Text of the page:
Last thursday morning, at the Evo* congress, I was presenting our study on the mutation rates evolved by the Sandpile Mutation Operator, an alternative mutation scheme for GAs, specifically designed for Dynamic Optimization Problems, based on the Self-Organized Criticality Theory and the Bak-Tang-Wiesenfeld Sandpile Model.

Environment-driven evolution in robot swarms

In the last Friday paper seminar we were discussing the paper:

which was presented at PPSN XI where we were attending as we mentioned.

Authors present a nice work on  swarm robotics where they try to evolve robot controllers using a fixed size population of autonomous robots. Evolution will take place in a decentralized fashion where no information on a possibly changing environment is provided. In that context, evolution is challenged to react to changes on-line and self-adapt to the environment without the global knowledge  on the problem that the fitness function would provide. That way “fitness” is implicit within the environment and the success criterion of a given strategy is defined as follows: one specific strategy is successful if it manages to spread over the population.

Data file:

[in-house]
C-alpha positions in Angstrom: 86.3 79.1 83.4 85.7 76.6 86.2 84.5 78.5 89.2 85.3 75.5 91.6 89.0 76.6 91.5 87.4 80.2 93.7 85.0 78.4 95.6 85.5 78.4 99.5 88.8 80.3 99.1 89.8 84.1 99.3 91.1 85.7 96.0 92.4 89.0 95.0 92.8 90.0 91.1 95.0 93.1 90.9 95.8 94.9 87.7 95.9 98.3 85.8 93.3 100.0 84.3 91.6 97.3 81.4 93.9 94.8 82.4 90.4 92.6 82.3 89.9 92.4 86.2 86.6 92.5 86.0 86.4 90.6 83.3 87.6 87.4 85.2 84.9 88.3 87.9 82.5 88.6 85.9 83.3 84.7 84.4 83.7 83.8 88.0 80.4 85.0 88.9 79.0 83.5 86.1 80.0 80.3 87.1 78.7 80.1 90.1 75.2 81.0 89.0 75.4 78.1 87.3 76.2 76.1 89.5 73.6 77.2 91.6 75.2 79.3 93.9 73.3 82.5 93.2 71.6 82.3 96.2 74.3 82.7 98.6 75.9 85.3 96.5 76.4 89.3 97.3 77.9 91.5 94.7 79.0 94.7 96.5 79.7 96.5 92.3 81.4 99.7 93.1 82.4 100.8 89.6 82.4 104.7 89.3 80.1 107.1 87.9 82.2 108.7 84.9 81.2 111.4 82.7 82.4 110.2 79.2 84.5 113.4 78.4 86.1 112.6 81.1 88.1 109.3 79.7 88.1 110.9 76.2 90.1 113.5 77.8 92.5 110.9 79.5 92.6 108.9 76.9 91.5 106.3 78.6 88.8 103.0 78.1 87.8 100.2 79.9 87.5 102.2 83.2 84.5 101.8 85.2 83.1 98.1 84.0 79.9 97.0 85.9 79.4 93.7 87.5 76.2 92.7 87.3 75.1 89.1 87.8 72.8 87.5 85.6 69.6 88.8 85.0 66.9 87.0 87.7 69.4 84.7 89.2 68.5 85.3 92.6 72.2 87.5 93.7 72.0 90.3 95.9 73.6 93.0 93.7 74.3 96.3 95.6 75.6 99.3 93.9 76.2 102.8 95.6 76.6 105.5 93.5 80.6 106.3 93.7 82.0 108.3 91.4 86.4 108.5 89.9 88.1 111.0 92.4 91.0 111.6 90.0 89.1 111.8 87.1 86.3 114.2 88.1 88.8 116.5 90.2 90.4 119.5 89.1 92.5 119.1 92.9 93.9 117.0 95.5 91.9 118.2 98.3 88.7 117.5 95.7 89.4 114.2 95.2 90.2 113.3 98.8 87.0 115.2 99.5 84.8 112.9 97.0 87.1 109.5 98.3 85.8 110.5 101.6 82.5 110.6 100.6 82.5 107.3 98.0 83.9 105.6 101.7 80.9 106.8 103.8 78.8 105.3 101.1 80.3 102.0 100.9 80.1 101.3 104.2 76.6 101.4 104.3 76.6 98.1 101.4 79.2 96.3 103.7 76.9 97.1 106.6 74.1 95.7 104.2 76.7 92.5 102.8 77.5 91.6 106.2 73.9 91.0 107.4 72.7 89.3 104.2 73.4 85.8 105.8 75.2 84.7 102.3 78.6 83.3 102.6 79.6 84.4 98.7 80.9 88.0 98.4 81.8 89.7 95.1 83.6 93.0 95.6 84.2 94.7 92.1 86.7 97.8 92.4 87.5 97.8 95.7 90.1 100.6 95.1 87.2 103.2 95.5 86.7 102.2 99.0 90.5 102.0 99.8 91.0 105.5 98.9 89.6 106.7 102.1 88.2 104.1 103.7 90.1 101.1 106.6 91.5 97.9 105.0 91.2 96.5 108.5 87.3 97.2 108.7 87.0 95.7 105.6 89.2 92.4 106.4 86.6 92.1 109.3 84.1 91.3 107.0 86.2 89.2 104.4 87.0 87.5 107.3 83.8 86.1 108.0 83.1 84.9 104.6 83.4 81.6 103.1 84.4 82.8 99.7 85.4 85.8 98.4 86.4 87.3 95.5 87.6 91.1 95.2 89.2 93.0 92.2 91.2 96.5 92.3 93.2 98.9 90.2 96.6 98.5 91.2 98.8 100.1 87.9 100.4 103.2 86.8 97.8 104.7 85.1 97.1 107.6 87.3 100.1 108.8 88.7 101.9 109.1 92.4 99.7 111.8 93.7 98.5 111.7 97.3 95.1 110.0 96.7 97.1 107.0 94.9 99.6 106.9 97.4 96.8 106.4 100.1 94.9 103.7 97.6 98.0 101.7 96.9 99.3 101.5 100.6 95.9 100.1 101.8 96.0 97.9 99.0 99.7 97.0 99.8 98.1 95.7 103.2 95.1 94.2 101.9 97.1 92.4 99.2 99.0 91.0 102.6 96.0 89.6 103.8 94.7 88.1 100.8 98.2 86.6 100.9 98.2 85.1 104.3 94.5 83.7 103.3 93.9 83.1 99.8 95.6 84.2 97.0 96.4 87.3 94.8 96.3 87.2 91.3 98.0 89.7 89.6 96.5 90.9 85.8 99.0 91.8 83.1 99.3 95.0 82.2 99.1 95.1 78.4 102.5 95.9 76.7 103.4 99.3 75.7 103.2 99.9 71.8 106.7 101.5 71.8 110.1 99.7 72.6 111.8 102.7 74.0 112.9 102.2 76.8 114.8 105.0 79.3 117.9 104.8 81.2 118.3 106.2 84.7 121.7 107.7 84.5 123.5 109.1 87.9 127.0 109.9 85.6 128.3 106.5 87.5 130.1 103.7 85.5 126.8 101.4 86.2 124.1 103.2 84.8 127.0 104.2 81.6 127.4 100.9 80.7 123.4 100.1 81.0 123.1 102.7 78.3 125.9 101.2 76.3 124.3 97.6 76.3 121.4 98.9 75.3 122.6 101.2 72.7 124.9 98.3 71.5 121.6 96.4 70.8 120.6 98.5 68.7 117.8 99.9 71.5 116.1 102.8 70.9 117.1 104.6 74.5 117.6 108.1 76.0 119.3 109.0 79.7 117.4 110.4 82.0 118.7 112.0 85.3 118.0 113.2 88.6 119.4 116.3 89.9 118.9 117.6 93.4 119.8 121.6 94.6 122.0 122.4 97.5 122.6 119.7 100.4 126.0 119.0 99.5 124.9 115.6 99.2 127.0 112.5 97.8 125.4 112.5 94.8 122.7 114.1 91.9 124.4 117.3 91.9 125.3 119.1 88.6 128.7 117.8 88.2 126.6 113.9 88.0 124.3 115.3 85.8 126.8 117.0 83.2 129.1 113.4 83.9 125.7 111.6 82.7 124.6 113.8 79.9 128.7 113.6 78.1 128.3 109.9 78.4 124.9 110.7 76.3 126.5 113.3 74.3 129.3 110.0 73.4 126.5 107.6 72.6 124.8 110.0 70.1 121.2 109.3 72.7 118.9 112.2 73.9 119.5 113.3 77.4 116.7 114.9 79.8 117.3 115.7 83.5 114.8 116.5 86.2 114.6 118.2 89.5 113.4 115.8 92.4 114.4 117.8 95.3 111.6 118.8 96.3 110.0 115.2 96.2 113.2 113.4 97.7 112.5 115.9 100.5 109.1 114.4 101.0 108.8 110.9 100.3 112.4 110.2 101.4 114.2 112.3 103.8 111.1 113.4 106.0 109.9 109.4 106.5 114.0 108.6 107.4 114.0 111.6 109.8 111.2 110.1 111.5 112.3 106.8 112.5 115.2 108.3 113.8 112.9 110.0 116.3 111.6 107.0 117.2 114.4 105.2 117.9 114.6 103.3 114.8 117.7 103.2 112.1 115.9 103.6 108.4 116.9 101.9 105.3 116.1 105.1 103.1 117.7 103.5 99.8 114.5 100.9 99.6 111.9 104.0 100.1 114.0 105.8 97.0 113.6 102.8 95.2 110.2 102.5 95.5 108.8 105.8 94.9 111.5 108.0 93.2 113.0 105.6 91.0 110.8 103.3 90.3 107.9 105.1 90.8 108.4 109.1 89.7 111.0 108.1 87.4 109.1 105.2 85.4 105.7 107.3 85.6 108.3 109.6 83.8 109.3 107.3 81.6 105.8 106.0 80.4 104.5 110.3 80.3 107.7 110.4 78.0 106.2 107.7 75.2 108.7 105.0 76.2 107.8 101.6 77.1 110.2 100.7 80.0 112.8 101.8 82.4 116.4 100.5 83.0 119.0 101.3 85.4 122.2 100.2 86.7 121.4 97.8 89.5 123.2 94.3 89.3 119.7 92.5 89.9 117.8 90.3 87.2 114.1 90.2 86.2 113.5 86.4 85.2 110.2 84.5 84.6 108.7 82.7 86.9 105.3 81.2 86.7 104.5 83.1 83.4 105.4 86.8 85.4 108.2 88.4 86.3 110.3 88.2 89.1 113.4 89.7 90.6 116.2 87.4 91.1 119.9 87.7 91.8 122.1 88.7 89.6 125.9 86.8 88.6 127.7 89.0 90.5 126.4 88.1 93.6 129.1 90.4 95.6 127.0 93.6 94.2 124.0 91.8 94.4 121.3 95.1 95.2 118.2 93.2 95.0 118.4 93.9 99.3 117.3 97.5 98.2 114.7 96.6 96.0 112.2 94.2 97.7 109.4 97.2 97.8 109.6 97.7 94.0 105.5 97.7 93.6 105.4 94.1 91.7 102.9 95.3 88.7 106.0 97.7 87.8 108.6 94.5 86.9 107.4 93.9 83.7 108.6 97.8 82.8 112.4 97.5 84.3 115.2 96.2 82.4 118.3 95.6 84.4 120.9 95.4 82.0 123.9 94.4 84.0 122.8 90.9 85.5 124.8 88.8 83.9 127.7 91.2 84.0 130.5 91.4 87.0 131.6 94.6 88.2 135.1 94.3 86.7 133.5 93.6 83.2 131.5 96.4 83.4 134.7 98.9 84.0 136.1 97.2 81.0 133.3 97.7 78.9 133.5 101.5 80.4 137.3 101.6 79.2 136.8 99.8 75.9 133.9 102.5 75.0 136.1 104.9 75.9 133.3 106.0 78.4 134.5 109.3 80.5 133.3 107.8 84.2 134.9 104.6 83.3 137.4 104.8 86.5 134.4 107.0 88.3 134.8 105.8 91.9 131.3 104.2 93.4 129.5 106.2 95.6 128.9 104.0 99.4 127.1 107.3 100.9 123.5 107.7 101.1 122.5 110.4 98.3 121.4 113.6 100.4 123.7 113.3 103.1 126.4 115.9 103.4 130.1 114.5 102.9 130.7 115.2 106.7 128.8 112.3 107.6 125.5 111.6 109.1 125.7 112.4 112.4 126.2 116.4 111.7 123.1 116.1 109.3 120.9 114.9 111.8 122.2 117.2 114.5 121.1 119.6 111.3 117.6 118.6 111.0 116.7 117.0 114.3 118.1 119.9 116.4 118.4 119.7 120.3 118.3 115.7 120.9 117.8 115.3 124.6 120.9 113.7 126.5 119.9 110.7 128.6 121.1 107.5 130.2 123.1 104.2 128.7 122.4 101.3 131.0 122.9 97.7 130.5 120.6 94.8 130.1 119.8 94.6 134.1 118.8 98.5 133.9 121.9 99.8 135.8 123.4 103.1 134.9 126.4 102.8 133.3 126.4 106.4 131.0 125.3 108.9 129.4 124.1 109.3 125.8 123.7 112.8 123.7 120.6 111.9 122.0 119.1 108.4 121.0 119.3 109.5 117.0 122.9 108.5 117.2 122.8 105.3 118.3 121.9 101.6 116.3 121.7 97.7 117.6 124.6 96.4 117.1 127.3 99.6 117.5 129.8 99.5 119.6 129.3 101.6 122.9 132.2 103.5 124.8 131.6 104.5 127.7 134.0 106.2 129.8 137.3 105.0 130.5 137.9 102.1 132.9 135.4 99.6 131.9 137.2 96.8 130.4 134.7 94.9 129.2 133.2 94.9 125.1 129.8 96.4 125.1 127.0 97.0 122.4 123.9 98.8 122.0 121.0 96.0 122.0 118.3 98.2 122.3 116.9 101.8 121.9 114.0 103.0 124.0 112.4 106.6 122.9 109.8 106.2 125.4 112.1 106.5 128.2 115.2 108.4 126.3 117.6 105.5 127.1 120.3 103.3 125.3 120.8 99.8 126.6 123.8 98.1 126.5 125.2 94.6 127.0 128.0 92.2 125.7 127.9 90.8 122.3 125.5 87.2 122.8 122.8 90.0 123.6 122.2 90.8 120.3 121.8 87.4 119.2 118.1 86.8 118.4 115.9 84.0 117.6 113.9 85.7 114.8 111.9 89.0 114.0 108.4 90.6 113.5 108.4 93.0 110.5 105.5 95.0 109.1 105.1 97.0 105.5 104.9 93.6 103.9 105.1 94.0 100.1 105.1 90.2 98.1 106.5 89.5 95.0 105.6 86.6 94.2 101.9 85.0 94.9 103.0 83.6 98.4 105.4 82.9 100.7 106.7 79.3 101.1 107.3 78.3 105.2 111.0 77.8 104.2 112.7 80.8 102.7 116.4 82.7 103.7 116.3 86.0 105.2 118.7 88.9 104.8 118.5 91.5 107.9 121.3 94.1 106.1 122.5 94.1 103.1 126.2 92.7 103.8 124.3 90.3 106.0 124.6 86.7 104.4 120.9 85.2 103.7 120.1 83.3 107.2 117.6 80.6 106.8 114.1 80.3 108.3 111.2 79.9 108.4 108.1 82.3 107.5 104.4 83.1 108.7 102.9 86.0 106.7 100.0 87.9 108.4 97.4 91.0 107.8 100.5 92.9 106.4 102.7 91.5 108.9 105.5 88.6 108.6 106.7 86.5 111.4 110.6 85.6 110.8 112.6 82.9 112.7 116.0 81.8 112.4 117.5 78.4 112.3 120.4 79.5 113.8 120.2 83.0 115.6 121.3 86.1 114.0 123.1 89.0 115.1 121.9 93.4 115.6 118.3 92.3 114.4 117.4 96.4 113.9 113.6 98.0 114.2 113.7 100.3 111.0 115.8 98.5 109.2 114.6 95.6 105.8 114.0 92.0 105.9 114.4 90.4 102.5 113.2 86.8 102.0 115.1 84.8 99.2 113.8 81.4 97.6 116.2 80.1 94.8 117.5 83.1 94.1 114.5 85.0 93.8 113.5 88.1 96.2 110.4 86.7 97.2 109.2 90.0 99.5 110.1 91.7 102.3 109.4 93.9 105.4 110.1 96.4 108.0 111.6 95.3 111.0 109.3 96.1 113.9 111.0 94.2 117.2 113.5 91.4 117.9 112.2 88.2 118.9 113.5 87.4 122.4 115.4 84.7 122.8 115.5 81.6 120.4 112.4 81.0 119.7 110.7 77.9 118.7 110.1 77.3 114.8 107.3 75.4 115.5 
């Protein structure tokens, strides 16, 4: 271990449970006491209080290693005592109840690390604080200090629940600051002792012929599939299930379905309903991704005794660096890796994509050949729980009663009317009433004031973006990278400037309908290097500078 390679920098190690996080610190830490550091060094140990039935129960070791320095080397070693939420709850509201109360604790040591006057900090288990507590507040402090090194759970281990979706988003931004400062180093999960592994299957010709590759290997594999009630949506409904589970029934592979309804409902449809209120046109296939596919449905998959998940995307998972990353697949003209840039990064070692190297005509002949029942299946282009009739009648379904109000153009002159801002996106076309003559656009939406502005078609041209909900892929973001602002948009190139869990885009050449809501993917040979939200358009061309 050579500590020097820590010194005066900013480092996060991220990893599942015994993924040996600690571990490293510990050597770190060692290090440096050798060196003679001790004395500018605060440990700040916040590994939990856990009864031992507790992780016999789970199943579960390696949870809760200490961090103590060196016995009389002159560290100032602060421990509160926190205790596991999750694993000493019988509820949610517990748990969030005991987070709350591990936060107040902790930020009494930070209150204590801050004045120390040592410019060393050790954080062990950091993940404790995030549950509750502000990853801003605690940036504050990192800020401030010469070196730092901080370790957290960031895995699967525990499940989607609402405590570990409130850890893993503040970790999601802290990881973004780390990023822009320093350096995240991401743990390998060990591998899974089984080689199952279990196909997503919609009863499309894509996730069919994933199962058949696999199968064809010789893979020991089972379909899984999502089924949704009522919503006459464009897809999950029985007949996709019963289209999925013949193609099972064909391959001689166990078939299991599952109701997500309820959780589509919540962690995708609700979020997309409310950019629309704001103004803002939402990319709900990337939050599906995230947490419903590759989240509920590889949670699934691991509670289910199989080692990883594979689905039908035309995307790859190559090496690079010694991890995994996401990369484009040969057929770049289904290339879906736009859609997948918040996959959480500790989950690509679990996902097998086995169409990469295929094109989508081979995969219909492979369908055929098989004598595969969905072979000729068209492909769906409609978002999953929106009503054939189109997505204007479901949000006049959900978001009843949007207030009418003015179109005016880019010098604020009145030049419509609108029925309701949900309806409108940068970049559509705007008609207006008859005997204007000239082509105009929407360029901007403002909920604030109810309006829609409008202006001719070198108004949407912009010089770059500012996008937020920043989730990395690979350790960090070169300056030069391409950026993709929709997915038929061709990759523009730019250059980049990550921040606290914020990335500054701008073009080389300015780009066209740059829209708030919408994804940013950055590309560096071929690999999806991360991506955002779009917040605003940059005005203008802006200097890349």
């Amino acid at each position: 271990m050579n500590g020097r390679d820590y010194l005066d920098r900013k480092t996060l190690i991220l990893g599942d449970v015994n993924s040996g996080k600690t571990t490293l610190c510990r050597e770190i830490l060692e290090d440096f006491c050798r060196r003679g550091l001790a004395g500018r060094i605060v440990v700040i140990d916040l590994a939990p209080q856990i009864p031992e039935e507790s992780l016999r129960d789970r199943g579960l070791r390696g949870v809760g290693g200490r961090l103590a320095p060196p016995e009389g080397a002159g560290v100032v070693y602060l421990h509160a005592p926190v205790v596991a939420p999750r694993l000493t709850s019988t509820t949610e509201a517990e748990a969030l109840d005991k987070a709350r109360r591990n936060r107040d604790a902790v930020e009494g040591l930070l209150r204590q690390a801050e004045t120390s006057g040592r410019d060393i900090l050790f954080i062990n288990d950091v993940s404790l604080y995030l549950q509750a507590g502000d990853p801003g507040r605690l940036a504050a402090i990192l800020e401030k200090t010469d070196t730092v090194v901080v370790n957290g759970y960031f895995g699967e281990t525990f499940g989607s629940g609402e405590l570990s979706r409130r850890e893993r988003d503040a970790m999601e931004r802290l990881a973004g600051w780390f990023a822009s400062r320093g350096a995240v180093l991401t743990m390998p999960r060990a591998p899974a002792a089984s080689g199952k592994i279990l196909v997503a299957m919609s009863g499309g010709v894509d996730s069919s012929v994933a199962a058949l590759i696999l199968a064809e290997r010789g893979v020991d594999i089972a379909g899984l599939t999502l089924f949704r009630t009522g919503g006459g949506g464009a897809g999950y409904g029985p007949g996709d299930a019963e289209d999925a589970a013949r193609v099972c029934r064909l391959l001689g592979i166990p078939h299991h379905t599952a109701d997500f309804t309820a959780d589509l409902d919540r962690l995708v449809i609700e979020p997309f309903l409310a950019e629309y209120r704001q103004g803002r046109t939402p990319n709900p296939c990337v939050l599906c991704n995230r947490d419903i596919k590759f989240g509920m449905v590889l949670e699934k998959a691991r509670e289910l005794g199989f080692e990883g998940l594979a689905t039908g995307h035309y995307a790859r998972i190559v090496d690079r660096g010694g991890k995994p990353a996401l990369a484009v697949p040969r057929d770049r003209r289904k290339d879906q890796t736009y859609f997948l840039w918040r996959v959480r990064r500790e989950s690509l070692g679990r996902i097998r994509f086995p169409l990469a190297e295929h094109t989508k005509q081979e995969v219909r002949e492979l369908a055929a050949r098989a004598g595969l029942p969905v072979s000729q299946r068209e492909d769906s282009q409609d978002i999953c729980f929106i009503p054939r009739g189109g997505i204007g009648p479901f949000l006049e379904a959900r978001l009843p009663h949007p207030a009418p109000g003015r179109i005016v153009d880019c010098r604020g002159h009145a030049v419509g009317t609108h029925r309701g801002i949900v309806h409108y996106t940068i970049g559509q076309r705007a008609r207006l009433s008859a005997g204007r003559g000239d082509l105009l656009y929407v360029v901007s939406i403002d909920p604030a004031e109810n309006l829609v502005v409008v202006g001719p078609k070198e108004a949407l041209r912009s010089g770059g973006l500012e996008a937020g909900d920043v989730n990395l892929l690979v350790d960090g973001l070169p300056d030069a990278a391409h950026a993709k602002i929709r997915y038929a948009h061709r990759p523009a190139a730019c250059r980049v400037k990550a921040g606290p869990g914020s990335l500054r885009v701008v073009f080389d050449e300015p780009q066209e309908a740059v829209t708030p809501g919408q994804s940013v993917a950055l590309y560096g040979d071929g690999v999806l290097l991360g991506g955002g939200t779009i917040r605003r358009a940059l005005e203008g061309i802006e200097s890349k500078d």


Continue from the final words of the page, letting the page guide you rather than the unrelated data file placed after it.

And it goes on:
To that aim, authors propose mEDEA (minimal Environment-driven Distributed Evolutionary Adaptation), an intuitive algorithm which tackle the problem and tries to evolve controllers following a simple but elegant rule: those robot controllers that maximize the number of matings while preventing running out of energy will succeed on spreading their genomes.

Workshops at PPSN XI

Last week in conjunction with  PPSN XI, the Self* 2010 and PARCO 2010 workshops were held in Kraków (Poland)  where we were presenting  some of our most recent works. Specifically, you can find the respective presentations below.

  • A Self-Organized Critically Online Adjustment of Genetic Algorithms’ Mutation Rate